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Making Missions Possible

Sponsored by Airbus | October 22, 2020

Estimated reading time 7 minutes, 21 seconds.

Now more than ever, Airbus Helicopters is focused on enabling its customers’ essential missions.

Helicopters are essential — performing crucial missions that impact our lives on a daily basis whether we realize it or not, such as maintaining critical infrastructure; carrying people, supplies, and maintenance workers to offshore wind farms and oil rigs; protecting our communities; and saving lives when every second counts. As the Covid-19 pandemic turned the world upside down, helicopters played a fundamental role in many countries by transporting patients from overrun hospitals to less impacted ones, and by bringing medical supplies and food to remote regions struggling under lockdown restrictions. 

Airbus Helicopters was, more than ever, attentive to customer needs, taking immediate action to help crews access protective gear and equipment; rapidly putting in place new distance learning solutions; and leveraging the new AirbusWorld collaborative customer platform and customer support networks to ensure proximity, reactivity, and a streamlined and effective customer experience. In addition, the company has taken steps to improve parts availability worldwide, such as increasing stock coverage with 30,000 new part numbers, and implementing new transport solutions (e.g. drop shipments) for AOG situations.

New on the scene

The H135 and H145 are market leaders in the helicopter emergency medical services (HEMS) segment, which will soon be able to take advantage of a newcomer on the scene. Deliveries of the five-bladed H145 have started following the type certification by the European Union Aviation Safety Agency (EASA) in June this year. The launch customer, the Norwegian Nolas Foundation, will use its helicopter for advanced HEMS research and development purposes. The new five-bladed H145 offers operators a useful load increase of 150 kilograms (330 pounds) and simplified maintenance operations, while also improving ride comfort for passengers and crew. Certification by the Federal Aviation Administration will follow before year-end.

The next-generation medium twin H160 was certified by EASA at the beginning of July — a truly multi-role helicopter designed to address every main mission segment from offshore transportation, HEMS, and public services, to private and business aviation. The French Gendarmerie Nationale, accelerated by the French government’s support plan, recently became the law enforcement launch customer with the intention to procure 10 of the model for counter-terrorism, law enforcement, and surveillance missions. The H160’s D level full flight simulator was recently qualified by EASA, coming just a couple of months after aircraft certification as the program readies for the helicopter’s entry into service at the end of the year.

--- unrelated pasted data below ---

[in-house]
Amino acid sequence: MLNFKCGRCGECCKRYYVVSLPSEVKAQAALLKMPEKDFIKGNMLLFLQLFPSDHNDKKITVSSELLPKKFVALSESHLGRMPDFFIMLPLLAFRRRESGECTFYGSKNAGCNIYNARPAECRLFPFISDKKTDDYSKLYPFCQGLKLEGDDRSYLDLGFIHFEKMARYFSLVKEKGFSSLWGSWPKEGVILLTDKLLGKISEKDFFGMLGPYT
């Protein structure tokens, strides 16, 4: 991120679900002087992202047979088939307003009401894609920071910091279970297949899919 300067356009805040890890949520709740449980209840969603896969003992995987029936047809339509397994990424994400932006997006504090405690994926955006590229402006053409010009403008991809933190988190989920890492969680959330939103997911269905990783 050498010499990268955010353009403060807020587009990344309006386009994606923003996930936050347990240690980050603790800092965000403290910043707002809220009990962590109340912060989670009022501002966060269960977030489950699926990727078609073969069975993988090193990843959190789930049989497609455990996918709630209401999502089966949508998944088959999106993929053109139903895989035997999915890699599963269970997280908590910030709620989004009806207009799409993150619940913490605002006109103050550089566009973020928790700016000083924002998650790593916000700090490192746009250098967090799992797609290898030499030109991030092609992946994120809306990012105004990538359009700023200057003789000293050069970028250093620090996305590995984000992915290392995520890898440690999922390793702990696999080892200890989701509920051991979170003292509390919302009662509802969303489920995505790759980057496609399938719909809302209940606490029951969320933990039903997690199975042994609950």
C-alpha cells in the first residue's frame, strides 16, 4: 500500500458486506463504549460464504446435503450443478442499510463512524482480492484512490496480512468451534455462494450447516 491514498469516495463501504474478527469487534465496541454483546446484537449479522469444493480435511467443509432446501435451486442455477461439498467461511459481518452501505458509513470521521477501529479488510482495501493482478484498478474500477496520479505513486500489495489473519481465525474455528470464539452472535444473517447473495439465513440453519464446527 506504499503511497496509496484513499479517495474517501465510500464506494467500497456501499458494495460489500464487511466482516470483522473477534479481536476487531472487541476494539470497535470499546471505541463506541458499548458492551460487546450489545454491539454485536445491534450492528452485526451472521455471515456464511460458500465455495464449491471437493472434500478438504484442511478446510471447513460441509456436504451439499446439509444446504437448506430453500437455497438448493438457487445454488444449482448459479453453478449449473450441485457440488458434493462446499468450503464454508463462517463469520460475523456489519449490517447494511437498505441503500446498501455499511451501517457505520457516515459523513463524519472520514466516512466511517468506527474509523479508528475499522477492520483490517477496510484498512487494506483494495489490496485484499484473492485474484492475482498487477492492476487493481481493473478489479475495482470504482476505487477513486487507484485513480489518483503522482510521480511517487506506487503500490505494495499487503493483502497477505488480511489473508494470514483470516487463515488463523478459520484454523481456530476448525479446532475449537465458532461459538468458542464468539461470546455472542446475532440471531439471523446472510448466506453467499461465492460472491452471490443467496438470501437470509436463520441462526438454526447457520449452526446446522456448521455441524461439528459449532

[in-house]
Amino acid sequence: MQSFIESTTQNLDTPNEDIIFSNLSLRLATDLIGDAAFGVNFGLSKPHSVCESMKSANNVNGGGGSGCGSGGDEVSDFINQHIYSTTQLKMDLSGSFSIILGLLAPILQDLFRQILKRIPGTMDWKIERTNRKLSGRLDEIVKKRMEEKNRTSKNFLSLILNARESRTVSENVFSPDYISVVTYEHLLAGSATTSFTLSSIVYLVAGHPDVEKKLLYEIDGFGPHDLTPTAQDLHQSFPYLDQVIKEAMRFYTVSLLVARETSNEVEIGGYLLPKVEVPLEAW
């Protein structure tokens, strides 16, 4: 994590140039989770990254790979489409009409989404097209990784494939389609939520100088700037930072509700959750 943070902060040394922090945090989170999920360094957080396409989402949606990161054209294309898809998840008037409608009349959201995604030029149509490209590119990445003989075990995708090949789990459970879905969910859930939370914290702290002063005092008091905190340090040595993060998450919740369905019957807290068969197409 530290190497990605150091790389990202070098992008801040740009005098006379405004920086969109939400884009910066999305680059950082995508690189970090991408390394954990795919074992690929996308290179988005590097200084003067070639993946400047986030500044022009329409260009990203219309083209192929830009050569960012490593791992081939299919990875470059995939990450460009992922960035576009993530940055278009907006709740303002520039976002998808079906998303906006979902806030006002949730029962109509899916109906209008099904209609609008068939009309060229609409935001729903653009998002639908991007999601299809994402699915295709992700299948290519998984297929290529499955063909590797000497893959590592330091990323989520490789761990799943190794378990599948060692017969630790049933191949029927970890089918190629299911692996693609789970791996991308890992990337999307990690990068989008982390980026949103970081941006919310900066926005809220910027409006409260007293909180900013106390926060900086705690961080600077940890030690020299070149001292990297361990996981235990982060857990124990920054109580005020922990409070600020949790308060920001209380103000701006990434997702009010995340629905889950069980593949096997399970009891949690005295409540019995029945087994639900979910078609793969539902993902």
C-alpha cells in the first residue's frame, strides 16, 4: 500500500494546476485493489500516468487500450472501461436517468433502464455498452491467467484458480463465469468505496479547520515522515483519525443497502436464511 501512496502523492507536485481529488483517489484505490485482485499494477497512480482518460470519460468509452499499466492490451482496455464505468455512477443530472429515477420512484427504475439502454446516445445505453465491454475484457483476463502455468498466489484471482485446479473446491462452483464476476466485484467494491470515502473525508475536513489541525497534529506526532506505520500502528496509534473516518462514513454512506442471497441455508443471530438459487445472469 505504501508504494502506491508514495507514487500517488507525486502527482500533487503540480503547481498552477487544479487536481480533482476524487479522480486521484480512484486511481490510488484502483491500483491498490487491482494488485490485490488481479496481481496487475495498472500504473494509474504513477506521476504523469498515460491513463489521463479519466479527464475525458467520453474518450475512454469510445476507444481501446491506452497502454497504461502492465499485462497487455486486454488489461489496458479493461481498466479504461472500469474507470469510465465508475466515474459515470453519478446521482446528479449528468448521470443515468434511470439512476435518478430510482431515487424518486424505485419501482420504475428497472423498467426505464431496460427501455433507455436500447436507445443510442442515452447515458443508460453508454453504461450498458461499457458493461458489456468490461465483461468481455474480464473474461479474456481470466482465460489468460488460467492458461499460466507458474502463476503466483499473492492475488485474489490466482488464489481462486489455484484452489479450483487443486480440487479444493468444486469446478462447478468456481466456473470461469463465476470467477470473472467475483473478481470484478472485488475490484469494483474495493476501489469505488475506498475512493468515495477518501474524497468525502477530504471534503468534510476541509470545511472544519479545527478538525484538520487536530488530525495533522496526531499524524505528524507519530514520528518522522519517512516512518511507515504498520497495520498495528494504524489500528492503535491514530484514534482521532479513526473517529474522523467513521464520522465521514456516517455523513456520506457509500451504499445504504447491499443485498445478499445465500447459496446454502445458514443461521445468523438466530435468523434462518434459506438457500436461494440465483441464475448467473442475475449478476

2020 has been another year marked by forest fires around the globe — from Australia to Argentina to the western U.S. Firefighting is a mission in which helicopters play an increasing role thanks to their maneuverability and capacity to fly quickly to areas that are difficult to access otherwise. Equipped with water buckets, helicopters can help contain a fire and slow down its progress, but they also play an important role in carrying equipment and deploying firefighters in the field. In France, helicopters from the Super Puma family joined firefighting efforts this summer, with each aircraft dropping as much as 200,000 liters (52,830 US gallons) of water over a four-hour cycle. The H125 leads the aerial work market, being one of the most popular single-engines for firefighting missions. Following the announcement made at Heli-Expo in January, operators will soon be able to enjoy a performance increase with up to 190 kg (419 lb.) of additional payload in hot and high conditions. 

Missions of the future

The pandemic has increased awareness of the need for sustainable aviation and Airbus is committed to leading that change. The H160 already takes a step in the right direction with its 15 percent reduction in fuel burn and sound levels divided by half. Meanwhile, the electrically powered, eight-rotor CityAirbus demonstrator is enabling development of key technological bricks for autonomy and electrification that will shape future helicopters as well as electric VTOL aircraft. Airbus Helicopters has been making progress on the flight testing of CityAirbus, which performed its first fully automatic flight in July and has since moved to the Manching test airfield for continued flight envelope expansion. 

Performance and Luxury

Throughout the pandemic, the private and business aviation market served by Airbus Corporate Helicopters has remained active, buoyed in part by the certification of two new models and the introduction of the ACH130 Aston Martin Edition. Along with the other H160 variants, the ACH160 is now EASA-certified and indeed that approval was closely followed by a new sale to an experienced Italian operator. Similarly the new ACH145 is certified by EASA and first delivery of the model, to Advanced Flight of New Zealand, is due later this year. The ACH130 Aston Martin Edition has been well received since its launch at the start of the year and several customers are confirmed around the world. Private owners who enjoy the pleasure of driving high-performance cars are clearly attracted by the idea of flying a helicopter featuring internal and external design concepts drawn from Aston Martin’s renowned creative team.

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